It not only accuses the Pathans in Karachi, most of them from Swat and Malakand where the Taliban have considerable strength, of being Taliban or their sympathizers but the MQM has also offered to eliminate them. The Americans willingly pay bakhsheesh for such services. After all, General Pervez Musharraf, the former Pakistani dictator, openly boasted in his 2006 book that he and the military had collected hundreds of millions of dollars as bounty money from the Americans for handing over suspected al-Qaeda or Taliban members. Why should the MQM behave differently, especially when it can gain politically from the arrangement?
The killings in Karachi are having a serious effect on business. Power blackouts (electricity being shut off for several hours each day) are very common and business has been badly affected. Foreign investment has dried up because of lack of security. Pakistan’s economy took a massive hit due to recent floods. In addition to homes, roads and bridges, standing crops were destroyed as were grain depots. The next crop will not be planted until next year raising fears of a serious famine.
Amid all this doom and gloom the dimwits ruling Pakistan continue to behave as if there are no problems. They live in their luxury bubbles and flaunt their wealth, especially when foreigners visit. There was an embarrassing episode when actress Angelina Jolie visited the flood victims in Pakistan. While she refused to give any media interviews, Pakistani officials swarmed around her like flies pushing the plight of the flood victims aside and asking for more international handouts. At the end of the tour, Pakistani Prime Minister Yusuf Raza Gilani told her that his family would like to meet her. She assumed they would be in Islamabad. She later discovered that a special plane was chartered to fly Gilani’s family from Multan to Islamabad. A lavish dinner was laid out for Ms. Jolie and she was showered with expensive gifts. Pakistani elites and their families love to be in the company of celebrities; they think it enhances their VIP status.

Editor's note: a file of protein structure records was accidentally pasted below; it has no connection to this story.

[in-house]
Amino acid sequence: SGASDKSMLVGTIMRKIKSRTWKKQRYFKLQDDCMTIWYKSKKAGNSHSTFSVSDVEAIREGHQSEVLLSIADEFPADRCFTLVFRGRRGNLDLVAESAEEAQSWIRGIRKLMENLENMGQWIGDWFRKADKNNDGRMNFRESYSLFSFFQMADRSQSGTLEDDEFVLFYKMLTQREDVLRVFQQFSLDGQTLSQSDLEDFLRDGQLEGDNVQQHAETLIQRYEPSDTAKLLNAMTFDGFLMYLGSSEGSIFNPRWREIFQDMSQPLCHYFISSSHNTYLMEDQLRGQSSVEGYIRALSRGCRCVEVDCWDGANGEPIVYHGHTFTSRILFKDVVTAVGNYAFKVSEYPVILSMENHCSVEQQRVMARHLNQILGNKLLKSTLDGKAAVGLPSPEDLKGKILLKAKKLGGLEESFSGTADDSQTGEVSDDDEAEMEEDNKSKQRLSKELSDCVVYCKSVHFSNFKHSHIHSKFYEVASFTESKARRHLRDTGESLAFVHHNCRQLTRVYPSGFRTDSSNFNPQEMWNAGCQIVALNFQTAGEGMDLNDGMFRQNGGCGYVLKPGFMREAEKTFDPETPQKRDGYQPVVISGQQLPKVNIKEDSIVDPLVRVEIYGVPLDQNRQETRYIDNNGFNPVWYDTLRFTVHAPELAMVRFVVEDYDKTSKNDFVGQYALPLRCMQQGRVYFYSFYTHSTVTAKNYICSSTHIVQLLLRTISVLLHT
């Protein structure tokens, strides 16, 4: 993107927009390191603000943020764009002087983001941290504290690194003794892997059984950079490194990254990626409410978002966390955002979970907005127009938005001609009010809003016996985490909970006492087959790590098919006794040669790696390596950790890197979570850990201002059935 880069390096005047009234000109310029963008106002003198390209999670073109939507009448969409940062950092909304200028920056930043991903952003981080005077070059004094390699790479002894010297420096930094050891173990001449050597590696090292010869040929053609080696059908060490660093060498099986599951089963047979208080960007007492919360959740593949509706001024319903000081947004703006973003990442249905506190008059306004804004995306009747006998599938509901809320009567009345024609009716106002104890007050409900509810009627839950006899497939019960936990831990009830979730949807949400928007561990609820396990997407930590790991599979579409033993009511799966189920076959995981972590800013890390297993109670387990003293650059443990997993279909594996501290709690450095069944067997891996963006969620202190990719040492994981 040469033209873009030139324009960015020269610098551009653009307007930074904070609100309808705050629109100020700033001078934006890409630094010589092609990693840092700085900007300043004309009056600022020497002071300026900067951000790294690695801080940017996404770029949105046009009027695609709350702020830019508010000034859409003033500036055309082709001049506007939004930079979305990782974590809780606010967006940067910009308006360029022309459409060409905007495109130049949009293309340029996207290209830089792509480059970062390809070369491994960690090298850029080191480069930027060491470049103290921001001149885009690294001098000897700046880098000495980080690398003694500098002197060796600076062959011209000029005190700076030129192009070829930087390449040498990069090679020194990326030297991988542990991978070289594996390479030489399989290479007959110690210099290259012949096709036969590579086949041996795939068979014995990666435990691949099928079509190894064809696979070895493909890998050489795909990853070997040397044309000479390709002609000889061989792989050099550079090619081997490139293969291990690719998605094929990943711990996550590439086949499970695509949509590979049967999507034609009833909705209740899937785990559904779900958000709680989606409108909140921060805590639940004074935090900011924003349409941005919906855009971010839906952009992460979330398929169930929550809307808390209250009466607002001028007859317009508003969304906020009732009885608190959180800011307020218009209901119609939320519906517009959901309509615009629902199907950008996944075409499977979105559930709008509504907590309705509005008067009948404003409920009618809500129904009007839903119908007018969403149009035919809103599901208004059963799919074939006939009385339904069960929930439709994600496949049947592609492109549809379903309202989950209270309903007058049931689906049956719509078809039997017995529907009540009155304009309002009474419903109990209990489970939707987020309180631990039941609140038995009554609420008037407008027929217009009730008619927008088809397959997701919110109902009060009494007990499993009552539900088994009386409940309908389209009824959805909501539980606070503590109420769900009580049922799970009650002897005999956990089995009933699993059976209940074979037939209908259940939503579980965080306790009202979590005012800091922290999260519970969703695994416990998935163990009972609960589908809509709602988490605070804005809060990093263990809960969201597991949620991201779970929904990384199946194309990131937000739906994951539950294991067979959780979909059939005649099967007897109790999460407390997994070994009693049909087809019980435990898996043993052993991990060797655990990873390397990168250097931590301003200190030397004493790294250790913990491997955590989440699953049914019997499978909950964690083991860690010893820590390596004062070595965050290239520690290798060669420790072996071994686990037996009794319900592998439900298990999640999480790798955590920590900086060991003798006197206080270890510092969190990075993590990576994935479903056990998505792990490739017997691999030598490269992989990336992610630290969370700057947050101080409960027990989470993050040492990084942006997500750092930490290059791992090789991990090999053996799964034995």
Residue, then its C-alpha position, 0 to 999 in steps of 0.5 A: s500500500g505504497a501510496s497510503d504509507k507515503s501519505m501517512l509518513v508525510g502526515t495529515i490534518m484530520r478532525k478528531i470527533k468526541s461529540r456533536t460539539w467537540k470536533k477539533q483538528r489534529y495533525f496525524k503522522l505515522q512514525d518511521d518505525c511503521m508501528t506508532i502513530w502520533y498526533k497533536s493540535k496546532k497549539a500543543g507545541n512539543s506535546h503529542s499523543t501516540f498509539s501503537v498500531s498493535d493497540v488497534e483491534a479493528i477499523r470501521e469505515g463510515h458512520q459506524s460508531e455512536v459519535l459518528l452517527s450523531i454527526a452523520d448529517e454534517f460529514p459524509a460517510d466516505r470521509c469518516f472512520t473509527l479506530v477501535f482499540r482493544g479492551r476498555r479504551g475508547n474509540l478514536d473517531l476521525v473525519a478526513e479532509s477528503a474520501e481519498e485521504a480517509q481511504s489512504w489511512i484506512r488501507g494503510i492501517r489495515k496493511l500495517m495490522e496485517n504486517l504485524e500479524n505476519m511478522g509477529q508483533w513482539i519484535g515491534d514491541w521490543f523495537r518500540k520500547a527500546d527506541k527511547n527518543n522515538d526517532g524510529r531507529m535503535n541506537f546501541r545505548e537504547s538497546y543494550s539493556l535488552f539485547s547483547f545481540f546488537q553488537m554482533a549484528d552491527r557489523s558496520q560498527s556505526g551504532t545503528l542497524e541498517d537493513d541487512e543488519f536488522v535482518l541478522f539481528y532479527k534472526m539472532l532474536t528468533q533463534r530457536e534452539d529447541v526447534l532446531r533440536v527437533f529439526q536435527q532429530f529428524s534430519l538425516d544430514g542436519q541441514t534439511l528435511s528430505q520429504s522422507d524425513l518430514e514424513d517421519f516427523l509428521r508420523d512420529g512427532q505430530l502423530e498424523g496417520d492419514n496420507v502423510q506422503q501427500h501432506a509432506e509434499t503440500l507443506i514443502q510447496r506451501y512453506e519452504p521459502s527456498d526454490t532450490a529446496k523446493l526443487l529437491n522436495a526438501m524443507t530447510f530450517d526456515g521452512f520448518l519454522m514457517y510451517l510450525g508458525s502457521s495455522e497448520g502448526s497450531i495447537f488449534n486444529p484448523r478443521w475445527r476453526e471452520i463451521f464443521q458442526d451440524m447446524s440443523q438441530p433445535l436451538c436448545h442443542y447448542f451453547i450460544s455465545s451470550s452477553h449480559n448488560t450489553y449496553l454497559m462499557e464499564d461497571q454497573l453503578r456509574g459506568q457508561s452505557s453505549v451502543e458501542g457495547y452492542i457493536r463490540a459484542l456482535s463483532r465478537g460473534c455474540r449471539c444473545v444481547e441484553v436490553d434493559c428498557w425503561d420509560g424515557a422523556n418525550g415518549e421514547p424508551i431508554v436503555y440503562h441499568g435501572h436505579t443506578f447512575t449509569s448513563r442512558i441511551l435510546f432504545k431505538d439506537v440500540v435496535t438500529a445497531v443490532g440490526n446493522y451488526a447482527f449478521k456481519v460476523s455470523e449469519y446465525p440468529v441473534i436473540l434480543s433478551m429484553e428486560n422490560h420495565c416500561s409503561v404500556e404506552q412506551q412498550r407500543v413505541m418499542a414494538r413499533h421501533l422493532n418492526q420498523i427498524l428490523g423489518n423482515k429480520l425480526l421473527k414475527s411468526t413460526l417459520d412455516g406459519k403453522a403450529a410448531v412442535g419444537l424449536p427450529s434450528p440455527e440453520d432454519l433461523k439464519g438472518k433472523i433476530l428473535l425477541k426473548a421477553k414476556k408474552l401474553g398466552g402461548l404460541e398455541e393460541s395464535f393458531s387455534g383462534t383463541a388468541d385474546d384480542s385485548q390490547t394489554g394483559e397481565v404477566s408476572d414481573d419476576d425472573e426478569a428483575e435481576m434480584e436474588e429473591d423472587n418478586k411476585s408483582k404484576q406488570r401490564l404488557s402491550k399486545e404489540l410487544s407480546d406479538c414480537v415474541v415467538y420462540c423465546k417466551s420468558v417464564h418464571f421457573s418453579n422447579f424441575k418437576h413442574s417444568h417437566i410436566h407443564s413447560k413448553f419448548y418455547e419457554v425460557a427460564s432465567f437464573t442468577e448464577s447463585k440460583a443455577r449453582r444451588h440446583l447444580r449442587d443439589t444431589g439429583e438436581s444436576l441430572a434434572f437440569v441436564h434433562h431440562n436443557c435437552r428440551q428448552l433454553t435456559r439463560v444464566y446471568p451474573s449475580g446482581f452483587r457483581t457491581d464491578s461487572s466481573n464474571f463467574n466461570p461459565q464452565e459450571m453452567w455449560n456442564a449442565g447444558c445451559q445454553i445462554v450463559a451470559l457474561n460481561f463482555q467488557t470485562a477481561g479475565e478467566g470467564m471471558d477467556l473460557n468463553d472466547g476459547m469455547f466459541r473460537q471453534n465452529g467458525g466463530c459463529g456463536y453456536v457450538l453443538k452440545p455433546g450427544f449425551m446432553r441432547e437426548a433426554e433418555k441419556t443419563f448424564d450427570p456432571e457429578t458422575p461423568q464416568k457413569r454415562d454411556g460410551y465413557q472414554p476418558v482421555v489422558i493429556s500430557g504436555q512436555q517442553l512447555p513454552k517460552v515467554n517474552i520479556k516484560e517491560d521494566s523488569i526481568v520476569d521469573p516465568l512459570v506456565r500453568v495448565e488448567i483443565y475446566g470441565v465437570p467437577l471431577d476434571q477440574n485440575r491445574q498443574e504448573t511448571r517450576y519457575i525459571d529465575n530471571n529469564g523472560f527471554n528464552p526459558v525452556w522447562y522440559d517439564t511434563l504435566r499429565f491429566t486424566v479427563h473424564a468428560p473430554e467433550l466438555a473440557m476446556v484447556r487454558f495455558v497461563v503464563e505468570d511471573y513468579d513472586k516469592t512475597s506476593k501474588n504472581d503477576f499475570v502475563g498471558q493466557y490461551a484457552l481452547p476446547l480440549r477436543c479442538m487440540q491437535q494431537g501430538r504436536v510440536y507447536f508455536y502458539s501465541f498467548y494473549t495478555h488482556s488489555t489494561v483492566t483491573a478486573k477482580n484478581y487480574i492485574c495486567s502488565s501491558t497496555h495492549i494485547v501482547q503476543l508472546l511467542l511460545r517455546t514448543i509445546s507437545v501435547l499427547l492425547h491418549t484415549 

Upon her return to the US, she gave a blunt report to the UN. She asked why Pakistani officials live such an ostentatious lifestyle while the poor fight over a bag of rice. She mentioned the lavish dinner laid out for her at the prime minister’s residence, itself reflecting the opulent lifestyle of the elites. That dinner could have fed at least 100 people. She told the UN, the world community should not send any aid to Pakistan until officials there live less extravagantly and make some sacrifices to help the flood victims. One could fault Ms. Jolie’s morality — she is an actress — but there could be no question about her compassion and judgement of the reality there.
If a Hollywood actress not too familiar with politics can understand what is wrong with Pakistan, why can’t the people see this and rise up to get rid of the parasites masquerading as rulers and leaders of Pakistan?